2 Days in Tobago

As we had finished painting the primer on the hull we thought we deserved a short break and decided to visit neighbouring Tobago last week. Beyzano looked quite different with a bright yellow hull but the next couple of coats will be a more refined blue!

The 'Swedish' Boat

The fast ferry from Port of Spain left at 0630 and we were in Scarborough on Tobago by 1000 after a smooth crossing. The busy docks and container ships anchored in the Trinidadian bay serve this modern and relatively wealthy island. In contrast, Tobago is much smaller and has a lovely, relaxed ambience with chickens running around the towns and lots of colourful stalls in the markets.

Port of Spain, Trinidad

Leaving Port of Spain was interesting as there is a half sunken wreck just behind the ferry terminal, so it isn’t easy to manoeuvre out of the berth. It was also fun to go at a higher speed than usual!

Sunrise Over Port of Spain

We hired a car from Crew’s Inn for just 20 GBP a day, including collision waiver and filled the tank for 8 GBP, so it isn’t an expensive way to see another island. The roads were very quiet but you need to look out for a few major pot-holes where the steep sides under the roads have given way.

Fort George - Museum in Scarborough

The first day we visited the Fort George museum in town, which had several very well laid out rooms with thousands of years of island history on display. It was well worth a visit and was a beautiful building in its own right.

We then followed the coast road northeast, spending an hour at the waterfall to cool off. The scenery is spectacular, with countless sandy bays backed by steep, lush vegetation. The town of Charlotteville is the other port of entry for yachts, so we had a quick look for future reference. The anchorage was quite busy due to the customs office and the few shops in the town but there were only 2 boats anchored in Scarborough.

Charlotteville Anchorage

We checked into the Blue Waters Inn, at Speyside, an old estate. For 90 GBP a night, the room was very comfortable, with a luxurious shower, balcony overlooking the bay and 2 beds, which didn’t move! We were treated to a welcome rum punch before swimming out to a floating platform off the beach but there is also an infinity pool with bar, air-conditioned games room and a terrace bar by the beach. A small pier takes you to a covered deck with sun loungers, perfect for a sundowner.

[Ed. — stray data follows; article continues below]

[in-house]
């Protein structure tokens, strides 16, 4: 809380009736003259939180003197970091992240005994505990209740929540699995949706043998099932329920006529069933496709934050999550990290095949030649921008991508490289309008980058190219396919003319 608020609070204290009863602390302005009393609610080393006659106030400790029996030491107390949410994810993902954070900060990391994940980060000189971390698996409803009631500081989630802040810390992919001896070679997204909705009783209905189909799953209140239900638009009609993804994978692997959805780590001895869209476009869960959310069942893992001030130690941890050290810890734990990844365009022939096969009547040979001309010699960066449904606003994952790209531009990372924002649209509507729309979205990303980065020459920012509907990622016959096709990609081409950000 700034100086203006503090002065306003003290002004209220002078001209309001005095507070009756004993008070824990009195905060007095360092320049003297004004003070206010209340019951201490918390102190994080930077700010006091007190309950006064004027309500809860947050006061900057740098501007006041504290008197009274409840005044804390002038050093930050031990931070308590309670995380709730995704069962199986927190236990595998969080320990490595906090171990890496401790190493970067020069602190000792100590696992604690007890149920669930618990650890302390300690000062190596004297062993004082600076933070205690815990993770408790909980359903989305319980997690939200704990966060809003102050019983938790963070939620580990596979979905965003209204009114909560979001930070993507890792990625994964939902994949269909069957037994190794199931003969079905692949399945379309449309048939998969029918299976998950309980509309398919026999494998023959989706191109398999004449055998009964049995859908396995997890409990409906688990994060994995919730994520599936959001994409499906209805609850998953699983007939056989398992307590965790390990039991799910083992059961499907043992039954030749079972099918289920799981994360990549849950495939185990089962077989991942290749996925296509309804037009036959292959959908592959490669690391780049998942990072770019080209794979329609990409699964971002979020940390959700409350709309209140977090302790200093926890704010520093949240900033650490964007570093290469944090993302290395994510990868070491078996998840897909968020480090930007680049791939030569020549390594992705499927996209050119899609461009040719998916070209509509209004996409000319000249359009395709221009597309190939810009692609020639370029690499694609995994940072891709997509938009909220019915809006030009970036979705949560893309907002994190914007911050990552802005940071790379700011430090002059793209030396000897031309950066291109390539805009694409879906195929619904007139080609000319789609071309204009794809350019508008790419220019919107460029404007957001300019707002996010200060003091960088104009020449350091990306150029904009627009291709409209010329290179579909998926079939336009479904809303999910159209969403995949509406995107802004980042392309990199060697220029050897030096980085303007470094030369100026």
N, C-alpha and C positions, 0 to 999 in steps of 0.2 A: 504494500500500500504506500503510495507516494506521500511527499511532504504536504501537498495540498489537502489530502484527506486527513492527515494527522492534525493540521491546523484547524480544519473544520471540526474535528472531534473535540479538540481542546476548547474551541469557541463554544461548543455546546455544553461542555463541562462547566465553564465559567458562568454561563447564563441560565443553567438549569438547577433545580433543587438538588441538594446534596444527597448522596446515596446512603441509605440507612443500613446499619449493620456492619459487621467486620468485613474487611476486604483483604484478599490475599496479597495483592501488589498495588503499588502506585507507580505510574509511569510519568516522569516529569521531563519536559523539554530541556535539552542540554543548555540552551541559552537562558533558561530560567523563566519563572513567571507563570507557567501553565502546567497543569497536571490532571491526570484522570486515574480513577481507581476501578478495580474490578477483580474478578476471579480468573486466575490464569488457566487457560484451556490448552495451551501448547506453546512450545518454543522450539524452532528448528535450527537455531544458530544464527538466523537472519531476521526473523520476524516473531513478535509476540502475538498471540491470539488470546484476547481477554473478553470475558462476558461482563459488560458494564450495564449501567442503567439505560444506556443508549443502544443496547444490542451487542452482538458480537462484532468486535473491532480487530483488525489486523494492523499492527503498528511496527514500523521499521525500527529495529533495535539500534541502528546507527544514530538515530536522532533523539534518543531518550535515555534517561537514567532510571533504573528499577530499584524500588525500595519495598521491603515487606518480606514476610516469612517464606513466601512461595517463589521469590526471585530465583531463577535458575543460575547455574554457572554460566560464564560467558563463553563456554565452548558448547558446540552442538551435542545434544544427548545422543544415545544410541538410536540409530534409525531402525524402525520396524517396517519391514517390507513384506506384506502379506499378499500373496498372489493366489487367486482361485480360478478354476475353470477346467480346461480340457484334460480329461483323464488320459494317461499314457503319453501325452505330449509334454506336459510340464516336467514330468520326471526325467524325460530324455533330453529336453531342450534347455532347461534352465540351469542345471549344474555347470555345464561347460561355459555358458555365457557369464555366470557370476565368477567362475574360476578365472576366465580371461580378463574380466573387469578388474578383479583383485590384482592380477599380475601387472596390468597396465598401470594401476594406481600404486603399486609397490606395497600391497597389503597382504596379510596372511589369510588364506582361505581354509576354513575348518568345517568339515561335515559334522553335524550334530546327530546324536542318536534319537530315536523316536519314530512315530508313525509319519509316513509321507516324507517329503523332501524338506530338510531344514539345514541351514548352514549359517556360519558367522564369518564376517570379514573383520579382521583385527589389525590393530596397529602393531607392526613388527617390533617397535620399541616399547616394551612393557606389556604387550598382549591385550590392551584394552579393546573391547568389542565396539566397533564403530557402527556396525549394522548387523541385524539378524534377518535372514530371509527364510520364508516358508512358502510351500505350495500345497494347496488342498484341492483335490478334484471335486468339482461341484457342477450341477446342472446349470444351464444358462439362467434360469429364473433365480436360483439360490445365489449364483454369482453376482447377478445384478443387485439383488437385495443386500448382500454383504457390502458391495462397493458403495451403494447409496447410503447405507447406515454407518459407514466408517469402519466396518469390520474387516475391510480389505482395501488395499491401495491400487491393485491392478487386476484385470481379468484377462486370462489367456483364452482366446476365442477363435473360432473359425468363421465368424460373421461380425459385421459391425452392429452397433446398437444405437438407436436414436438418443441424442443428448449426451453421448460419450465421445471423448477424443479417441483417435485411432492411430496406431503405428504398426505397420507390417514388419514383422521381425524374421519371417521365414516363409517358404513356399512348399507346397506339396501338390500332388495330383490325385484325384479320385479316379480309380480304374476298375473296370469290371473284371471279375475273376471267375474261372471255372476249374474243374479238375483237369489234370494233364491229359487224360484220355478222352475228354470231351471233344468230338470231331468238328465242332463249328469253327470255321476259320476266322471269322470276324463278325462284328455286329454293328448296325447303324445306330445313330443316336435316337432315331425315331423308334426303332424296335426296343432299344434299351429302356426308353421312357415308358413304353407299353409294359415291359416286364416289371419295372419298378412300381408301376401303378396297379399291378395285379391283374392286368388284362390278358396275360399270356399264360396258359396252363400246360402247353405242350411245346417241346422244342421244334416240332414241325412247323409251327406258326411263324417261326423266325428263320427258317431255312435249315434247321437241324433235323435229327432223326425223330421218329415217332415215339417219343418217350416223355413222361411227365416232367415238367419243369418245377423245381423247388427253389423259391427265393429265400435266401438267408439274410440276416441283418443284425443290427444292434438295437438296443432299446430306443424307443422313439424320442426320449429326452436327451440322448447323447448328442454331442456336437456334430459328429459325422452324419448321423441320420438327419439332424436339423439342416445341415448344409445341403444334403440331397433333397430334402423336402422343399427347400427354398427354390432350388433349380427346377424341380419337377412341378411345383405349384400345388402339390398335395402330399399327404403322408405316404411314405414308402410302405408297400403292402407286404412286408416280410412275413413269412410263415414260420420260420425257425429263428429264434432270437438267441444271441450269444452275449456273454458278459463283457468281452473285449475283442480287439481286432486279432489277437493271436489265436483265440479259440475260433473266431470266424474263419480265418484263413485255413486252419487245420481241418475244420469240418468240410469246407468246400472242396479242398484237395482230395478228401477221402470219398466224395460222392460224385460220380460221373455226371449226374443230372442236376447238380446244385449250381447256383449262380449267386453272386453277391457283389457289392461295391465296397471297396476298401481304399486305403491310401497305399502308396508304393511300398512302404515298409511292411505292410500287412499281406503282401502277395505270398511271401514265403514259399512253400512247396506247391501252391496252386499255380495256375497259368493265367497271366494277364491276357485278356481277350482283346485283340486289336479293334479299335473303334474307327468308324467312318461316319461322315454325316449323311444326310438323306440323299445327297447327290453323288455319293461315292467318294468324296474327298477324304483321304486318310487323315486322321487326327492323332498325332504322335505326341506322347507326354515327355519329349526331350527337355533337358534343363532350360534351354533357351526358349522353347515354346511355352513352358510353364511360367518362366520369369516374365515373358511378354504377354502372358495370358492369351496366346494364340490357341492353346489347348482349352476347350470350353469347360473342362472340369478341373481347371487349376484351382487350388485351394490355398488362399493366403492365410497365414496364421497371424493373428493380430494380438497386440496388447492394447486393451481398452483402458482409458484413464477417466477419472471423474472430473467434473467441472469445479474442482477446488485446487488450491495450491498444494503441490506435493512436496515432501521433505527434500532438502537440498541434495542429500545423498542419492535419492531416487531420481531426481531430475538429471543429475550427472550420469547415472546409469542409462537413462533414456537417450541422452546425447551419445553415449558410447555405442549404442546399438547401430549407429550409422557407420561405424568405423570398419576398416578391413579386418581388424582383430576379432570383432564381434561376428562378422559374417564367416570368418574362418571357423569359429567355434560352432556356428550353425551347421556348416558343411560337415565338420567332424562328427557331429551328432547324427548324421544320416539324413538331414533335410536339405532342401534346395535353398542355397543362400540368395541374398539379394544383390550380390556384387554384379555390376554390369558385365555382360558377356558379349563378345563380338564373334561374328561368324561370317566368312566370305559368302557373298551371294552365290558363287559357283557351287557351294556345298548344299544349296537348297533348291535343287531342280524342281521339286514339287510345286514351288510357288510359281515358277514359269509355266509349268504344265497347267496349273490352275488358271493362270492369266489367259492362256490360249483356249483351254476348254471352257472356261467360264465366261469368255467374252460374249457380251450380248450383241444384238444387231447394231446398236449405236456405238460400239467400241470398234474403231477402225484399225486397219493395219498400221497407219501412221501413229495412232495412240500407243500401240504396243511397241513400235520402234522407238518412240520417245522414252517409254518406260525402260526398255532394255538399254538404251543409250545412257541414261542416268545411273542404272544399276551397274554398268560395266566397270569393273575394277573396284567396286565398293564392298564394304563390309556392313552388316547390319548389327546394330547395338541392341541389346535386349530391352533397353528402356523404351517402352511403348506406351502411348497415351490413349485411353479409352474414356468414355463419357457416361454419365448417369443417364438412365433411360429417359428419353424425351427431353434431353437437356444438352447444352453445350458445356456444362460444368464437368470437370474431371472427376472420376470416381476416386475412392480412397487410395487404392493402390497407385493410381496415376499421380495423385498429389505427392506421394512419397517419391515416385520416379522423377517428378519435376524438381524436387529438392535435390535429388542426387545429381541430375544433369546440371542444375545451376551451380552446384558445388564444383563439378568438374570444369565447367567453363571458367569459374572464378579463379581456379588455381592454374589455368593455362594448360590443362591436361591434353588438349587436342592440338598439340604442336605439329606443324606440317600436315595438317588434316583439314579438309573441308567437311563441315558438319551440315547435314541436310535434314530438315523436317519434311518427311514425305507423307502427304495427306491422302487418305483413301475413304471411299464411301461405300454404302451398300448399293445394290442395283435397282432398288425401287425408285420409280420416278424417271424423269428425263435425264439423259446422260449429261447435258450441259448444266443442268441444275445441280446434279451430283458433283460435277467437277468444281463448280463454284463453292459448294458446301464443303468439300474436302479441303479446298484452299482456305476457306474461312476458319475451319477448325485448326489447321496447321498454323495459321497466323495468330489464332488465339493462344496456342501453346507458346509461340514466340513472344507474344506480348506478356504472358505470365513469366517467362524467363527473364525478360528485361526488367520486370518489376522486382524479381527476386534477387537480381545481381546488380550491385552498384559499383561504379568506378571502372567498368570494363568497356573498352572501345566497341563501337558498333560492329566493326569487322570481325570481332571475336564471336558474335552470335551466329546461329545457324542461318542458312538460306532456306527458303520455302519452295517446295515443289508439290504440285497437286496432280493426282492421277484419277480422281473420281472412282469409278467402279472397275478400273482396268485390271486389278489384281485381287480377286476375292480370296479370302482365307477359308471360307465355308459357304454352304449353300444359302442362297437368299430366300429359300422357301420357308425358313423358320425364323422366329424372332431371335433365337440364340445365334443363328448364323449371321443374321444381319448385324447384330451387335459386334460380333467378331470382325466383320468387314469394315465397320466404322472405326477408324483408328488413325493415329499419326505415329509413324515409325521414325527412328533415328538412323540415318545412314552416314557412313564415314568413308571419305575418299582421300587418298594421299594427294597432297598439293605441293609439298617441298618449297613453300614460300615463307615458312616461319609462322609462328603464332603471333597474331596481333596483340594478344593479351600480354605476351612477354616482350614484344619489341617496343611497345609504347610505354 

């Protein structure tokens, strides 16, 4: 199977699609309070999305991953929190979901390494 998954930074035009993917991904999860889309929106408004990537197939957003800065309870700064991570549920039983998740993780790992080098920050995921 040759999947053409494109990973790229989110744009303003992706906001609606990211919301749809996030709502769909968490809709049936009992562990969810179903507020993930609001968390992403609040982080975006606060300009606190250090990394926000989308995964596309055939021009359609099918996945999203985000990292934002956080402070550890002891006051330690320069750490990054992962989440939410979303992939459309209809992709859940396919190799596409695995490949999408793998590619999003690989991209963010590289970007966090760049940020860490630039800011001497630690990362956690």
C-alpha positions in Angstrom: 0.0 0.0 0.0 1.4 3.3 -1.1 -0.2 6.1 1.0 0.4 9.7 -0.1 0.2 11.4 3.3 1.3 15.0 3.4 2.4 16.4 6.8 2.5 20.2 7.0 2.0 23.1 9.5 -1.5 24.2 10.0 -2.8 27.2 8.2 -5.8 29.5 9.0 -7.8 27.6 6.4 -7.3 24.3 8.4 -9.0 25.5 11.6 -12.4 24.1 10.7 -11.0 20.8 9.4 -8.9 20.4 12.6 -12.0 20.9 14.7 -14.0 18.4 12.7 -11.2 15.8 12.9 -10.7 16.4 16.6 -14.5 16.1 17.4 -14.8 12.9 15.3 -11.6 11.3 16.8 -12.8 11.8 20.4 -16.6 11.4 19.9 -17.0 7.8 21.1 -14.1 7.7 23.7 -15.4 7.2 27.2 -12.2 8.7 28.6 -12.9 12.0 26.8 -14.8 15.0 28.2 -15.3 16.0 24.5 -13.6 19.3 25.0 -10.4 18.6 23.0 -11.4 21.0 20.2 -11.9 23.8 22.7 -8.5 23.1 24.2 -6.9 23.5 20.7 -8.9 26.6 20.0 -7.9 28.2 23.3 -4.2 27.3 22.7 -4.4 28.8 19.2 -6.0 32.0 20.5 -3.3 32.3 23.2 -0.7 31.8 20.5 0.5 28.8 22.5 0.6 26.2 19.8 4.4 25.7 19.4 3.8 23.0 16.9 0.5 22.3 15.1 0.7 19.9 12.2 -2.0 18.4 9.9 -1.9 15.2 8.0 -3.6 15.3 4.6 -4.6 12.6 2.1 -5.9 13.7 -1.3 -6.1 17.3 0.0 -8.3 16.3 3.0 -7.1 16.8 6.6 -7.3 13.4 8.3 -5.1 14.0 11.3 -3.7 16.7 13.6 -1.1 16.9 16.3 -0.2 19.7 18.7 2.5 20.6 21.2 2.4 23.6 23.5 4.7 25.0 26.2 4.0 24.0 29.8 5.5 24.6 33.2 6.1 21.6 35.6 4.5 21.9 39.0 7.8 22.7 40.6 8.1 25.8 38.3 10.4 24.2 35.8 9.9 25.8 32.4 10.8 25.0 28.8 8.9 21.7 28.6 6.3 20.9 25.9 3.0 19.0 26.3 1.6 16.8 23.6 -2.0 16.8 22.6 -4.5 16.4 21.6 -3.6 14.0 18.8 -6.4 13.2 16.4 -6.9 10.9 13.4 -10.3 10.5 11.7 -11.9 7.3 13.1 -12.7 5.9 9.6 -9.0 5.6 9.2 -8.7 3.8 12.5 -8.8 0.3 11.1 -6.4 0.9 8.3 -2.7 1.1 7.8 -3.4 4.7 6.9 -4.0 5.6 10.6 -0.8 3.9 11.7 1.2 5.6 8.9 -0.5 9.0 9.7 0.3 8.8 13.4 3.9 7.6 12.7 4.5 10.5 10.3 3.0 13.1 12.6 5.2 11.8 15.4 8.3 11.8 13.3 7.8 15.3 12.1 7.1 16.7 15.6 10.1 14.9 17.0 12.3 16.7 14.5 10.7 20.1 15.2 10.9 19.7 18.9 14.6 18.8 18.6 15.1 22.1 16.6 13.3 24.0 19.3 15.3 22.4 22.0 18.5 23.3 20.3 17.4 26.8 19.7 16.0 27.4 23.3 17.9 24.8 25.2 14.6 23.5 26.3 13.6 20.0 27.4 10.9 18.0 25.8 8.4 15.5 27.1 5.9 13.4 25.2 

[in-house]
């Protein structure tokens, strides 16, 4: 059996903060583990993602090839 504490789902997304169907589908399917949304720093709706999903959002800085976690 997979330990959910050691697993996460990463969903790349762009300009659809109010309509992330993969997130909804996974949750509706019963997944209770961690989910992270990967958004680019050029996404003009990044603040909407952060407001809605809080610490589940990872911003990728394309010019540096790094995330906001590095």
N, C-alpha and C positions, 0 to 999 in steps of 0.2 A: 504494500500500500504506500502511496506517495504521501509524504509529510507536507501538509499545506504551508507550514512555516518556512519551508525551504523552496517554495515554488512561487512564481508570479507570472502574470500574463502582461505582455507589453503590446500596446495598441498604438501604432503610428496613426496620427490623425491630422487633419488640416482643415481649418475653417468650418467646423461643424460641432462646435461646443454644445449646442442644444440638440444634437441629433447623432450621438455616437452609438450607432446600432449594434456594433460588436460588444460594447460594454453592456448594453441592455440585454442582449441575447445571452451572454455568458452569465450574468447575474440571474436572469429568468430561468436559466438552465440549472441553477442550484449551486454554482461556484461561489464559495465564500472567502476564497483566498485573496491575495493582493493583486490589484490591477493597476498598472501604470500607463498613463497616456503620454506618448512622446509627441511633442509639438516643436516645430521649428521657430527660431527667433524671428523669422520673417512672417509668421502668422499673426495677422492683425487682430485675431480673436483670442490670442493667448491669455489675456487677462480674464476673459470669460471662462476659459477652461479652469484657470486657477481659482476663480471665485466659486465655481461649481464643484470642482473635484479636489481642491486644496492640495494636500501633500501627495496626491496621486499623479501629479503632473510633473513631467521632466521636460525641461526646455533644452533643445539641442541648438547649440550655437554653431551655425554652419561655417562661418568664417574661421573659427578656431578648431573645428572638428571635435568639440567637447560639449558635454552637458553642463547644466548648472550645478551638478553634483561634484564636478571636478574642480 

Blue Waters Inn, Speyside

The next morning we sat on the terrace for a buffet breakfast, which was included. A selection of hot dishes were also available to order; maple pancakes – yum.

The hotel is an eco-centre and they have 6 different types of hummingbird happily taking advantage of nectar feeders in the grounds. Staff can arrange a glass bottomed boat trip, dive tuition and nature tours. It was a small, peaceful place and we would have been happy to spend a couple more days there.

Stunning Deserted Beaches

We took the north and west roads back to Scarborough, driving through the rain forest and visiting some picturesque bays, including Englishman’s Bay, en route. This was idyllic in the calm weather with an empty white sand beach and a colourful stall and restaurant. It is a famous anchorage but can be rolly in the wrong conditions.

Englishman's Bay - Another Deserted Anchorage

The ferry left at 1700 so we had time to explore the bustling town before boarding. Friday night is always party night in the islands and the bars were already quite lively, as was the ferry bar taking party goers to Port of Spain for the weekend. It was a whistle-stop tour but as it is unlikely we will sail there next season, it was good to see the island even if it had to be by ferry.

Parlatuvier Bay

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2 Responses to 2 Days in Tobago

  1. Peter & Laura says:

    Hi Rob & Rhian,
    Still georgeous blue skies I see!! Beyzano looks secure all strapped down to those concrete blocks and looking nice and shiny. Tobago trip looked nice and some lovely photo’s, now looking more like holiday brochure pics, and those bays looked fabulous. Did you get to use those sunloungers in the second to last pic? A bit of boat maintenance, a little touring, a little lounging etc,etc, what a life eh!! On a technical note what primer have you used and what antifouling are you going to use?
    Keep well.
    regards,
    Pete.

  2. Rhian says:

    Cold and shivering in the UK now! We used Seahawk’s primer and will be applying a couple of coats of Seahawk Island 44 when we get back. The previous coat was International Micron Extra but there were still a lot of barnacles, so we decided to go for the Seahawk paint. They also do a bottle of tin additive to add to the final coat so we’ll see how that combats the little devils! We just lightly sanded the hull and washed it off before applying the primer.

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